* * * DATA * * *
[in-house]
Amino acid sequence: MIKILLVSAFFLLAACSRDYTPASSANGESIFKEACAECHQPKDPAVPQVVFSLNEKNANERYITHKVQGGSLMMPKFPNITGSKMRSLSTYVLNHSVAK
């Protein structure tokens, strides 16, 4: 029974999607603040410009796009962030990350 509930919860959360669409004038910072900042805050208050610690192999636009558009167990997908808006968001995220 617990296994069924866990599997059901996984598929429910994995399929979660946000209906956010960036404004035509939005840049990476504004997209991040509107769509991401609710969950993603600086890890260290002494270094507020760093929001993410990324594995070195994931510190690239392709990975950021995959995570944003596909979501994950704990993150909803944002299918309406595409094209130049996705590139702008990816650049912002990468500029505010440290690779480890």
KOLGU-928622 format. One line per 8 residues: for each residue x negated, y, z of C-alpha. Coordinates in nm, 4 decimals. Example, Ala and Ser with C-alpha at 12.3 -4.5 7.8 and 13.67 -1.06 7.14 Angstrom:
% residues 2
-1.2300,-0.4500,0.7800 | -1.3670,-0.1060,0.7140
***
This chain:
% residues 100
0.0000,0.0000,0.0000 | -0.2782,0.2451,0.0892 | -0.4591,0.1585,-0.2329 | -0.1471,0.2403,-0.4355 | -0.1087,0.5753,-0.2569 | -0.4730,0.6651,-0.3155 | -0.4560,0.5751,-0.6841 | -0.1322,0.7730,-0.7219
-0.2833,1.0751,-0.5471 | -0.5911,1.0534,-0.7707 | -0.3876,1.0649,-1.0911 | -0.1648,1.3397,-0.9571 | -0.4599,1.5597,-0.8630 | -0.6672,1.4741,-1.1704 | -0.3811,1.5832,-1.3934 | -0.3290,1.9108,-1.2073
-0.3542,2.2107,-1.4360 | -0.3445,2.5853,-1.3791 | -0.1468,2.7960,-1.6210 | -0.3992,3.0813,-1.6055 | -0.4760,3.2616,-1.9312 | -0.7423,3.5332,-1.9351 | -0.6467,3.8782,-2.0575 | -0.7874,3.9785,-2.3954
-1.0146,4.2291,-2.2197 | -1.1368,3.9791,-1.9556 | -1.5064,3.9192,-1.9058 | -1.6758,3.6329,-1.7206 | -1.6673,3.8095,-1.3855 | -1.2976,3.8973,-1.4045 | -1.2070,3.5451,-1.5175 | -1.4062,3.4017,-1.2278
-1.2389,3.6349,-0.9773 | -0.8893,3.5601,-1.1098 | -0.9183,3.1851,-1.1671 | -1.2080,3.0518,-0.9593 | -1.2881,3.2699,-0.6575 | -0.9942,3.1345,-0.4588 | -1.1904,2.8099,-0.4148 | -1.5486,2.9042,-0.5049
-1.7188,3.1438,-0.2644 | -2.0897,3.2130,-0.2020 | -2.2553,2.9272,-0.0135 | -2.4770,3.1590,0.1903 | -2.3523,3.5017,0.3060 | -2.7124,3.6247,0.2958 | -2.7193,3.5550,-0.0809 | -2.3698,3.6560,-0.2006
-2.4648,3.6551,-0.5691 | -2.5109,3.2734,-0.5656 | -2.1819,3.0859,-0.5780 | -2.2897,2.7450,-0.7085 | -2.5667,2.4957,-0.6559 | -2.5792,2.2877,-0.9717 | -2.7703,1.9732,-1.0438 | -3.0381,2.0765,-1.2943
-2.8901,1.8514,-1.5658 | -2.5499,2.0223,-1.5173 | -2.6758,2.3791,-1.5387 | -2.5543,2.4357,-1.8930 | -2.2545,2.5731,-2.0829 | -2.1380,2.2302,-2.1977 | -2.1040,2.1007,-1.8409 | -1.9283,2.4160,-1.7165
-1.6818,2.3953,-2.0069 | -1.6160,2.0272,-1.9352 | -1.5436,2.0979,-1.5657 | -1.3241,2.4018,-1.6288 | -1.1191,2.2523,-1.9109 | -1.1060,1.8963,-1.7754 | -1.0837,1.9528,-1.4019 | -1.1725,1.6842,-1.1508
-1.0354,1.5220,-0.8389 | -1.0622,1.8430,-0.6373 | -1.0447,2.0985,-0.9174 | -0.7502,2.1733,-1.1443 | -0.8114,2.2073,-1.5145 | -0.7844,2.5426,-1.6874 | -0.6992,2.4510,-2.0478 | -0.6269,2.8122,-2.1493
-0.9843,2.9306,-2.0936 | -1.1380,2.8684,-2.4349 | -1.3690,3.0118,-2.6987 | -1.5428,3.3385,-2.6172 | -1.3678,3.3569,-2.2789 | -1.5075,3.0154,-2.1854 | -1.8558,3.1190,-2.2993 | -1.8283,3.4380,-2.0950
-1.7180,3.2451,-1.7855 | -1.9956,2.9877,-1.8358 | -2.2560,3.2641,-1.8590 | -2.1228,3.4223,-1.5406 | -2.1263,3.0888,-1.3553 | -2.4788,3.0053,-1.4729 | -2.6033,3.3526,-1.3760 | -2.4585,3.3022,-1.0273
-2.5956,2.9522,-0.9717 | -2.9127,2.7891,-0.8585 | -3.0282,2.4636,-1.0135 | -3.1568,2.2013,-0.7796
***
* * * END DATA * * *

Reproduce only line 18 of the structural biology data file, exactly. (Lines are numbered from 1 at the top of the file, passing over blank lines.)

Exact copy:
-1.6818,2.3953,-2.0069 | -1.6160,2.0272,-1.9352 | -1.5436,2.0979,-1.5657 | -1.3241,2.4018,-1.6288 | -1.1191,2.2523,-1.9109 | -1.1060,1.8963,-1.7754 | -1.0837,1.9528,-1.4019 | -1.1725,1.6842,-1.1508